Astronomers around the world will be waiting on tenterhooks to find out if Comet Ison, dubbed the Comet of the Century, will survive its close encounter with the sun after coming within 1.2 million miles of the solar surface in an event known as the perihelion.
The comet will either be torn apart by the sun, will use up all its ice and gas and fizzle out, or it will survive to pass behind the star and make it back towards Earth where it would be expected to be so bright that it would be visible during daytime.
Astronomers are hopeful that the comet could hold clues to how life on Earth originated.
Prof Mark Bailey, director of the Armagh Observatory in Northern Ireland, said it was unlikely that the comet would fizzle out during perihelion - the point at which it is closest to the solar surface - on Thursday (28 November).
"Its nucleus is of substantial size, some kilometres across, and whatever happens to it near perihelion - if it disintegrates or doesn't - a lot of the material will be released near the sun and that will become a very bright spectacle. Of course, being close to the sun we won't see it," he told IBTimes UK.
It is estimated that Ison is 2-3km wide but surviving would depend on its density.
"It's conceivable that the gravitational tidal force of the sun will split the nucleus into a small number of fragments," said Bailey.
"In that case they will move apart relatively slowly compared to the speed of the orbit around the sun. After perihelion distance, you will see the separate nuclei gradually drifting apart.
"The other alternative is that its body has some internal strength so it is not just held together by gravity but by the usual solid body forces. Then it will survive as an intact nucleus."
Elizabeth Roche, astronomer at the Royal Observatory Greenwich, told IBTimes UK: "The size of it means that it is borderline between the ones that make it round and the ones that break up. Hopefully, it will be big enough to stay together and make it round the sun and look amazing on the other side, but you never know.
"It will be disappointing [if it doesn't make it round], but there are other comets. It's not our only chance of seeing a pretty awesome comet, it just could be a brilliant one because it's a sun-grazer, and you don't get that many of them."
Popular thinking suggests that Ison has come from the outer Oort cloud - the same source as the Great Comet of 1680 - although Bailey was doubtful.
"The outer Oort cloud is very thinly populated with comets. The chance of an object in the outer orb being scattered by the galactic tide or by a passing star into an orbit that is so close to the sun is relatively small.
"It's coming from almost the same region and direction of the 1680/81 comet of Newton, and that's interesting because that was the comet that persuaded Netwon that comets orbit the ellipsis rather than moving in straight lines as Kepler believed.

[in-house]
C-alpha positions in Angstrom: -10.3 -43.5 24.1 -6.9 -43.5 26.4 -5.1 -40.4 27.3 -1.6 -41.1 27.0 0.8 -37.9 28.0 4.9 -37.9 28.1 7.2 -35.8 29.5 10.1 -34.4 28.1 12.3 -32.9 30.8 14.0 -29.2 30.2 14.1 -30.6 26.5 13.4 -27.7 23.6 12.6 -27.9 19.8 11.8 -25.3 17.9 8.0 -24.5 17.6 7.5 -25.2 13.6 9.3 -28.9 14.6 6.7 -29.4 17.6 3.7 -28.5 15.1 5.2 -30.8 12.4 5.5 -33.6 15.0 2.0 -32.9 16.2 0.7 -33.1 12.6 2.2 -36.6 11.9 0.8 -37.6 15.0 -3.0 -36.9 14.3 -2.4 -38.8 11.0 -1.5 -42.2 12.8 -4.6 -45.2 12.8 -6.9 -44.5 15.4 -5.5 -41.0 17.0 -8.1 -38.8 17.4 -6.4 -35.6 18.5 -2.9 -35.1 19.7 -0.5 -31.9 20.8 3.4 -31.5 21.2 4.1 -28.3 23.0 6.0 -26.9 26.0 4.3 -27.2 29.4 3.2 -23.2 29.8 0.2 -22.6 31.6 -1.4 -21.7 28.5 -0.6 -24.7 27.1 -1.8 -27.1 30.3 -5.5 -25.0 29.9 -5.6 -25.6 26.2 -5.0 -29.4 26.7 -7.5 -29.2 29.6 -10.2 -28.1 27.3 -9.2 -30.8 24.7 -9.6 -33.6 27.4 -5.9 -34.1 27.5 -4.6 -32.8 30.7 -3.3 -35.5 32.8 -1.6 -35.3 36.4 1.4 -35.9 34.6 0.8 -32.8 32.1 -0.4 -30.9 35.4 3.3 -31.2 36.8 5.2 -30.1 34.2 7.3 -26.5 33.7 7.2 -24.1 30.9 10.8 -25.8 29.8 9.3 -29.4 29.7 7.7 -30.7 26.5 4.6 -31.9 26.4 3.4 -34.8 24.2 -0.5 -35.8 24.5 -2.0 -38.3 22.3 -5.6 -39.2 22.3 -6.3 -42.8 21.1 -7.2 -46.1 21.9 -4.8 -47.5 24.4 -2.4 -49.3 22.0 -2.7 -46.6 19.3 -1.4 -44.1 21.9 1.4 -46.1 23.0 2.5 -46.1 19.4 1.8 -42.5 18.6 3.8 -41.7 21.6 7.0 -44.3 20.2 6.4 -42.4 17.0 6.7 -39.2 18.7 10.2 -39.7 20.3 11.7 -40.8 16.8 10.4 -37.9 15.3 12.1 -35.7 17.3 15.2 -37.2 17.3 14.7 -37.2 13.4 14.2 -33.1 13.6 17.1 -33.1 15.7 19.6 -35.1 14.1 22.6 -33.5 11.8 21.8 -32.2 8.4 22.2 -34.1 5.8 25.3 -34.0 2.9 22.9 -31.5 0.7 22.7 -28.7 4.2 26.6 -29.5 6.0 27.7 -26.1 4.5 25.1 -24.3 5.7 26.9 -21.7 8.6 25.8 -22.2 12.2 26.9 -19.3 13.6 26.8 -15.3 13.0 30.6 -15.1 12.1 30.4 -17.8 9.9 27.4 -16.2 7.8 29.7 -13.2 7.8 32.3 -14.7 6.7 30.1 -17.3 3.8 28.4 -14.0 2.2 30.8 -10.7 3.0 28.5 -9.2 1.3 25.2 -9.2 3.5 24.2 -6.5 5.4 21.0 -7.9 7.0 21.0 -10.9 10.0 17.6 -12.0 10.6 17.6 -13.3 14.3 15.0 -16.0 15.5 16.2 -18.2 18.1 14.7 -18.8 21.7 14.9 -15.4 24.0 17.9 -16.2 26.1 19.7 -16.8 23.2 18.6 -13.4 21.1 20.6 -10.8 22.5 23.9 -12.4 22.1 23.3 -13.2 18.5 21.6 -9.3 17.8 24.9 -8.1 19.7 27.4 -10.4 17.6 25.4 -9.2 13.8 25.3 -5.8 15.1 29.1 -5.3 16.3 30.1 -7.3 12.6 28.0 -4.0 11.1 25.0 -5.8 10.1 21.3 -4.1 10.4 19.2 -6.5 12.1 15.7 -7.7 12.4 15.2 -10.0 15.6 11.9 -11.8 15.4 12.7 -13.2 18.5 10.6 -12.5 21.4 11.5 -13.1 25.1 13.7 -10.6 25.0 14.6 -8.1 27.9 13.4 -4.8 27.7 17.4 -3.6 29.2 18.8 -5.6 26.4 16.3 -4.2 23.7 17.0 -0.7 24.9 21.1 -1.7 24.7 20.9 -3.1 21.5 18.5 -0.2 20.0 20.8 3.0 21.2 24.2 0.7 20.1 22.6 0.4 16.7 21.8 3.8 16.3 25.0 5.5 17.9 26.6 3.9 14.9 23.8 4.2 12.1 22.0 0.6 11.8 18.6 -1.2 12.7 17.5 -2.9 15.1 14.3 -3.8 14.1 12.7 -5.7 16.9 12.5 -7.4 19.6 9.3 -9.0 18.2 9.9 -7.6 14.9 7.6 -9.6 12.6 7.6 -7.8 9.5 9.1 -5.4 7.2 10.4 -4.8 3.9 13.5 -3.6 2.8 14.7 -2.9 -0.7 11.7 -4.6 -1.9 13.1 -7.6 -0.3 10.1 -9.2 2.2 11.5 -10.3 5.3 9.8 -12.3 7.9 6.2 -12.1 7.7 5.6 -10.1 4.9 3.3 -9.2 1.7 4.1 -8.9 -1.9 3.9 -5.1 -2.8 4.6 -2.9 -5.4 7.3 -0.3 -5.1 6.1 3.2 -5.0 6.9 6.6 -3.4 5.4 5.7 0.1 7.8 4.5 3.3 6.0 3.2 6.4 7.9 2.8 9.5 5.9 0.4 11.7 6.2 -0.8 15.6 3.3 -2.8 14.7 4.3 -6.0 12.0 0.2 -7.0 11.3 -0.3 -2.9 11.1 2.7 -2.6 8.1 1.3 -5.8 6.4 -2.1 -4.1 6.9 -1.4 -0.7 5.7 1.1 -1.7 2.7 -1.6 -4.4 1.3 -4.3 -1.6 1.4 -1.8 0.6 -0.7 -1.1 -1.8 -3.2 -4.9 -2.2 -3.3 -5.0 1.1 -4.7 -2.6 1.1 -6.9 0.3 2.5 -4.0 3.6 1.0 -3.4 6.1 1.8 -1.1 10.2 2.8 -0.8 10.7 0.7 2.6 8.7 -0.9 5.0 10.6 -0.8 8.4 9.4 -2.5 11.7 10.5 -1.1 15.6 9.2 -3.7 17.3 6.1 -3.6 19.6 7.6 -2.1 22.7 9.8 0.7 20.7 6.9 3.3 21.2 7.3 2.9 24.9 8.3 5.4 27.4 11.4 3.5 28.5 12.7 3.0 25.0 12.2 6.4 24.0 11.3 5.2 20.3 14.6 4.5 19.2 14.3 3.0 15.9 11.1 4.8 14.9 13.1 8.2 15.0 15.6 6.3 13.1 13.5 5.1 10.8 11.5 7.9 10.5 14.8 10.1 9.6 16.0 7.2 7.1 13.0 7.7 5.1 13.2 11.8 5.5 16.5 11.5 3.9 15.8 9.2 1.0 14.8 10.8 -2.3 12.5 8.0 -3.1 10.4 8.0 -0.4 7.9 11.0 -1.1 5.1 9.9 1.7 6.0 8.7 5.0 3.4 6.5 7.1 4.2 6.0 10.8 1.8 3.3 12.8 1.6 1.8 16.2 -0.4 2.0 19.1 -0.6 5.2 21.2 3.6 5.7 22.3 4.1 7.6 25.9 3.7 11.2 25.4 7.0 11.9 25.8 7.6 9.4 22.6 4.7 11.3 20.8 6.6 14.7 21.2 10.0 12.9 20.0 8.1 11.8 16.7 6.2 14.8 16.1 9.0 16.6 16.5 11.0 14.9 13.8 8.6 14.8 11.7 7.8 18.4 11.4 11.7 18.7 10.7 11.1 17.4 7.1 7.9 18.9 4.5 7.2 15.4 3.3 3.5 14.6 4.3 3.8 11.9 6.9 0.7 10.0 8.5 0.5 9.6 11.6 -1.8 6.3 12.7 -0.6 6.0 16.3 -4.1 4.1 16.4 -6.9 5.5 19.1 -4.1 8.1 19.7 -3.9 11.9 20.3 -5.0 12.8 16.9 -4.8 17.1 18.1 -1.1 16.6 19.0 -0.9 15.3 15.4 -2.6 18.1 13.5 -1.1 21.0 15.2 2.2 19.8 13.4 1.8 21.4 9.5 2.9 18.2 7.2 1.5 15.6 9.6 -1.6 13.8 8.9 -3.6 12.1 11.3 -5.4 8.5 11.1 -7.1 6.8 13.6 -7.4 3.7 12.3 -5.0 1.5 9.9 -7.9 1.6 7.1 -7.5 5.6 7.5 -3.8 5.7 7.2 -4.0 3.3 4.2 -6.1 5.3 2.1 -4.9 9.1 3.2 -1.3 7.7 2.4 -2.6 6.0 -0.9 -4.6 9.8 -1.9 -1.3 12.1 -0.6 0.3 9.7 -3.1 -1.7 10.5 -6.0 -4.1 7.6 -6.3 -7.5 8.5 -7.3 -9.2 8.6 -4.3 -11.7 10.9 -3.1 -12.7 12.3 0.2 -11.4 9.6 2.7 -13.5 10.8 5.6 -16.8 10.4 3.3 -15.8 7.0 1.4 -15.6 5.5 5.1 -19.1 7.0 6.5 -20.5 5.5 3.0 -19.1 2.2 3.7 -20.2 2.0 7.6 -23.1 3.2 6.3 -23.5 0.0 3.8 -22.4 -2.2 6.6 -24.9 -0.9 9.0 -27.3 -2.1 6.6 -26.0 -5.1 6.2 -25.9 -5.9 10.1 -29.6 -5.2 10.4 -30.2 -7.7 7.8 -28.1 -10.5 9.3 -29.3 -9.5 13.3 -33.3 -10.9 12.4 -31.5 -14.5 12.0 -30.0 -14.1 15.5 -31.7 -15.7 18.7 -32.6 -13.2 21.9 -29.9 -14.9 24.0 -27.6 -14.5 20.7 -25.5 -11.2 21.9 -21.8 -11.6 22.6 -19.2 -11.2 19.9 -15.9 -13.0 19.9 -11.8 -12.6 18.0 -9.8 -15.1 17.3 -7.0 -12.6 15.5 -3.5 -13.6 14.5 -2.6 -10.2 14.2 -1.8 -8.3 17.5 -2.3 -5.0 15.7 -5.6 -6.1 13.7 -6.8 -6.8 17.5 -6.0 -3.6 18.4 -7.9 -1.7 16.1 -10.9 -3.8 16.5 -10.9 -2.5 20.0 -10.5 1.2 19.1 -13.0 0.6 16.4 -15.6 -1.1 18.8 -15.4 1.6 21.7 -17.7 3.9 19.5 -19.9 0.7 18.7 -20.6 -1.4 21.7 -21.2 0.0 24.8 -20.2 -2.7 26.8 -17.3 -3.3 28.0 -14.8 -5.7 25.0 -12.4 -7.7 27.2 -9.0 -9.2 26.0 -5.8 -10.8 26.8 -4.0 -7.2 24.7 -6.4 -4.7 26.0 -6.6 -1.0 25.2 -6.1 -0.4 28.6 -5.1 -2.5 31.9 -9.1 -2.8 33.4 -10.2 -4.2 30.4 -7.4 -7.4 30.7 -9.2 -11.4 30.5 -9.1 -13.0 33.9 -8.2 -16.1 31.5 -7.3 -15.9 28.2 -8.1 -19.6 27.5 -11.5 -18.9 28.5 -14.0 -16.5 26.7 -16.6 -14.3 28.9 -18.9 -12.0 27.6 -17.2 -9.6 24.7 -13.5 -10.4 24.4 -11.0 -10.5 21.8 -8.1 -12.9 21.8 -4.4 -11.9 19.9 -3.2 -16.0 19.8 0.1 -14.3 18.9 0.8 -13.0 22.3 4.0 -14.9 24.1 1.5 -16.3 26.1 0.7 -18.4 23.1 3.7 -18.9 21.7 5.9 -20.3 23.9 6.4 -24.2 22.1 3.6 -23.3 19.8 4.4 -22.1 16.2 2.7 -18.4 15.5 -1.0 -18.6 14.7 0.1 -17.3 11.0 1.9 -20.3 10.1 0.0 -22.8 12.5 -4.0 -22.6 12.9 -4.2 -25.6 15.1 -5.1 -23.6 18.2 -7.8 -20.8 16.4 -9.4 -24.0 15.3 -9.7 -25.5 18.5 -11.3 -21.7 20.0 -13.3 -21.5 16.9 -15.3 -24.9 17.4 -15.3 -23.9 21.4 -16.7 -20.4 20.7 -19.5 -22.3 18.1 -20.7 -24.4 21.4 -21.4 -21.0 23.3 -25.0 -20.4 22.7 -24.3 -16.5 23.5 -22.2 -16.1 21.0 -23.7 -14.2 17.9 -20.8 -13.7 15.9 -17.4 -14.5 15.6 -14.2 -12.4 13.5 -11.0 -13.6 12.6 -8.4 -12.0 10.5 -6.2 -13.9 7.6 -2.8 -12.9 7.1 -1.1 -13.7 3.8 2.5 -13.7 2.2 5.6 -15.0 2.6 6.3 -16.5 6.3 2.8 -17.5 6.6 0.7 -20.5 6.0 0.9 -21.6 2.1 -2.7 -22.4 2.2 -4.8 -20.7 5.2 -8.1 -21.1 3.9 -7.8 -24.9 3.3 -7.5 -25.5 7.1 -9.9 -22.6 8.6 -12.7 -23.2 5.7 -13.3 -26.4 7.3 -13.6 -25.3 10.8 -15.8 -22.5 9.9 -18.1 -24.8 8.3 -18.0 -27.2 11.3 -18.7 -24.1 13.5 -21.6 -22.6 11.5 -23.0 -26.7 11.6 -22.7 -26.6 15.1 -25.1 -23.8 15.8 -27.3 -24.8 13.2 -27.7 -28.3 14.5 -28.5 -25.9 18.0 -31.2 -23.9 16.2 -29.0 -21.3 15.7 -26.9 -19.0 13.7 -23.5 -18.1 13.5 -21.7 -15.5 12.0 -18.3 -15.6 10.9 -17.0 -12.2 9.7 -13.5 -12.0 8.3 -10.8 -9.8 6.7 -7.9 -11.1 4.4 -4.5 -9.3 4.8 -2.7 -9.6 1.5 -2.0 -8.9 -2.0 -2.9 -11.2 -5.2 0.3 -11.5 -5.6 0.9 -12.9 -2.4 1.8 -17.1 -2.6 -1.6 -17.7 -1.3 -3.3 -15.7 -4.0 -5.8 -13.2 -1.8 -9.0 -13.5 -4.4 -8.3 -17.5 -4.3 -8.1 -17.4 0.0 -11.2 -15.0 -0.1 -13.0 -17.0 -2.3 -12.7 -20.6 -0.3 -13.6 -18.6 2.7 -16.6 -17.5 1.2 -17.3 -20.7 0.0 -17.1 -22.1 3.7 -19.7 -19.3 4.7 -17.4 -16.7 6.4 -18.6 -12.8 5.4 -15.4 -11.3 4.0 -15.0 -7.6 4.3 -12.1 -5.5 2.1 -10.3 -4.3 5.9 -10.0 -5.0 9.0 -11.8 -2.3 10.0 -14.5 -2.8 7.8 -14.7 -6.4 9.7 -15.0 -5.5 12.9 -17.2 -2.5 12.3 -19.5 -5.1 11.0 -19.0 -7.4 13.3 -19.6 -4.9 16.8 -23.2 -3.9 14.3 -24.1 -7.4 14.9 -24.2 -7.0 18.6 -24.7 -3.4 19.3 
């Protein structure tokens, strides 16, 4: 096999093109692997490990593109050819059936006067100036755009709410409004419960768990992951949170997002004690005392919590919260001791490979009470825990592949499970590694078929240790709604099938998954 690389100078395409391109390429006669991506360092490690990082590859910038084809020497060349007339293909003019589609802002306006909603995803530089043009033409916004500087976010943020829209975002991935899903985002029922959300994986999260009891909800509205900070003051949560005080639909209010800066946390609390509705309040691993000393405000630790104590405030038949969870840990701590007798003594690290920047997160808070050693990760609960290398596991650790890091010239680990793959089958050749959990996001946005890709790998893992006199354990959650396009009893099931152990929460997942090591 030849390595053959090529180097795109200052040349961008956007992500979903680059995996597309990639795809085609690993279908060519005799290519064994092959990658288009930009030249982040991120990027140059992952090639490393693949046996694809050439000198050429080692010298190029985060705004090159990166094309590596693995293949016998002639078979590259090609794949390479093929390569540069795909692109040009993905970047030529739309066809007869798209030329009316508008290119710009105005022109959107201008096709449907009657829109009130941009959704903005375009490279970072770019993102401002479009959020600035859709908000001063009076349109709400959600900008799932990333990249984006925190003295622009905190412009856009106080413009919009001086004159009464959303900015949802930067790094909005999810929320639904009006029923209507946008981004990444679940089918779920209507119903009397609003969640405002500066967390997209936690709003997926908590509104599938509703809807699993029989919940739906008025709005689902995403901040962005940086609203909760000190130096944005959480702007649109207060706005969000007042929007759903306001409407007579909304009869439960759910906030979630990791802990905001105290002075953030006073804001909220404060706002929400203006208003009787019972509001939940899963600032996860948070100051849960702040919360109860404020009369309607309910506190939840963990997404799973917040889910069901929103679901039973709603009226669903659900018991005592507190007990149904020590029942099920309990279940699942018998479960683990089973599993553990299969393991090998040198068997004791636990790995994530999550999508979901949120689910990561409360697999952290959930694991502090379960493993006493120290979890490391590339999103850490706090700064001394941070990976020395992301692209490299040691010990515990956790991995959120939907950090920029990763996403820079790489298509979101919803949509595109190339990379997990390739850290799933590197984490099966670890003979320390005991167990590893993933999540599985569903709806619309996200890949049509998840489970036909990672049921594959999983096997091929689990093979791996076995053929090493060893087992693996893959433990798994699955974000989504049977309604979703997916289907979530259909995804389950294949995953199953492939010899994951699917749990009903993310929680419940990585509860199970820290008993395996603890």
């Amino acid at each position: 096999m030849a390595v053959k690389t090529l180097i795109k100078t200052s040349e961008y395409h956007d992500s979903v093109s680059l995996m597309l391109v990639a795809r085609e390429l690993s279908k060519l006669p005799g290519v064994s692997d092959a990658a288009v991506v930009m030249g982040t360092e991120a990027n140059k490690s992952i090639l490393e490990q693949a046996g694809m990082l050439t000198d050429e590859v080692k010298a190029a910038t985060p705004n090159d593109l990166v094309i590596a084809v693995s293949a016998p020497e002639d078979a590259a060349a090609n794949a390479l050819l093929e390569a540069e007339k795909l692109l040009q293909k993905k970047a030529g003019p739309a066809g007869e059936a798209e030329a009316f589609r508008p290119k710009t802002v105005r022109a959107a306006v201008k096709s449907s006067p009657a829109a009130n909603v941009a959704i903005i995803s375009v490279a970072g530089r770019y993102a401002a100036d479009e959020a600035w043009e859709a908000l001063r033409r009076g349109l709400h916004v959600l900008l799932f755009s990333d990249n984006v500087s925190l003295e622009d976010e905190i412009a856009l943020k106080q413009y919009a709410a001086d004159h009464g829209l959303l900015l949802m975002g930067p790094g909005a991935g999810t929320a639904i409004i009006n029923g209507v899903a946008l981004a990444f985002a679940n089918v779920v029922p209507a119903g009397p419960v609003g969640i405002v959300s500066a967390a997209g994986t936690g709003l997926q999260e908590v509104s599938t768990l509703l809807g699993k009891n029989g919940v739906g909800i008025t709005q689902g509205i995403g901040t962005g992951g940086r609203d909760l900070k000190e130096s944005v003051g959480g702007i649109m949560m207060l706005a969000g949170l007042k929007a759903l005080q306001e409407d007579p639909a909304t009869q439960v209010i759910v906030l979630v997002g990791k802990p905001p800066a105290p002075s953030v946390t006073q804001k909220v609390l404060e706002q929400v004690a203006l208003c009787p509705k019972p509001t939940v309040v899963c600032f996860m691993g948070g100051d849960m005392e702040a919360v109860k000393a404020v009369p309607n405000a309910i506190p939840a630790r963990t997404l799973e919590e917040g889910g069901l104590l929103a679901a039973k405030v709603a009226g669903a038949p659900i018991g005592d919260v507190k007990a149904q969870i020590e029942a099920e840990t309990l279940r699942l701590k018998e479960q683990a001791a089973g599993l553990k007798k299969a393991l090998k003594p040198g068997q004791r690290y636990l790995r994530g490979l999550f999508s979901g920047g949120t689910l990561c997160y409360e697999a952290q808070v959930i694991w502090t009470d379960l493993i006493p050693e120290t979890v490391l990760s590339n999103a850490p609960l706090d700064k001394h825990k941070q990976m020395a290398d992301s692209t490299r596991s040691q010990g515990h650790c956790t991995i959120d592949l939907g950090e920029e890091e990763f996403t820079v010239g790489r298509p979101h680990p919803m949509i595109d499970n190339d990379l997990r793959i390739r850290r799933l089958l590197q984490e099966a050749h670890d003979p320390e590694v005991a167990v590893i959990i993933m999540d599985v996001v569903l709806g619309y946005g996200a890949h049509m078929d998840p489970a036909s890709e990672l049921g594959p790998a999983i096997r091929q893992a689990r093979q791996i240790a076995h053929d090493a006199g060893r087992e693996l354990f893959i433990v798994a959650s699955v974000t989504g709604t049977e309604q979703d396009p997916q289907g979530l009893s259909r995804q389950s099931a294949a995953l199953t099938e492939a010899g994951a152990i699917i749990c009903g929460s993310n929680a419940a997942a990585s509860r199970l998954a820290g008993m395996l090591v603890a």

"He thought initially it was two comets going in two straight lines. So that was a very important comet in terms of history and then there's this possibly coincidental link of Ison coming from the same direction."
Roche added that Ison could hold the keys to some of the secrets to the solar system.
"The comet is 4.6 billion years old so it was created when our solar system was created. It really is a relic from that time - a ball that is quite literally frozen in time.
"Being able to look at that shows us what our solar system was like 4.6 billion years ago.
"If you can look at the water in the comet, it will have a certain signature like a fingerprint, so you can identify that and if it matches the water we have on Earth, then that will add to the theory that a lot of the water on Earth came from comets and asteroids."
Should Ison survive its trip to the sun, it should be extremely bright in the sky and easily visible to the naked eye.
"It's going to produce a significant tail, and that tail will swing around the comet after perihelion so its advancing ahead of the comet," Bailey said.
"And we would hope that it will be a long straight tail visible in the morning sky in the first week or so of December, and after that in the evening sky as it moves farther north.
"I would suggest it will be as bright or a little brighter than Halley's Comet but not as bright as Comet Hale-Bopp. You will need a pair of binoculars to hand and look in the east and then increasingly in the northeast."
Roche said the comet has the potential to be "spectacular" and that it could be brighter than the Comet Ikeya-Seki from 1965.
"A lot of people are hoping we will see something like Comet Ikeya-Seki because that really was amazing.
"It's predicted it will be around the constellation of the Plough around Christmas Day. As we move into January it will come in the same region of our circumpolar constellations and will be up all night to see - hopefully. Obviously the better equipment you've got the better the image you'll get, so if you do have binoculars you can have a really good nose at it and with a telescope it will be even better again."
As for Ison's future, once it moves from our field of vision, it will never be seen again, Bailey said: "It seems to have a future orbit destined to leave the solar system. So whatever happens, this will by the last chance anyone on Earth has of seeing it.
"It's leaving on a hyperbolic orbit and will never come back."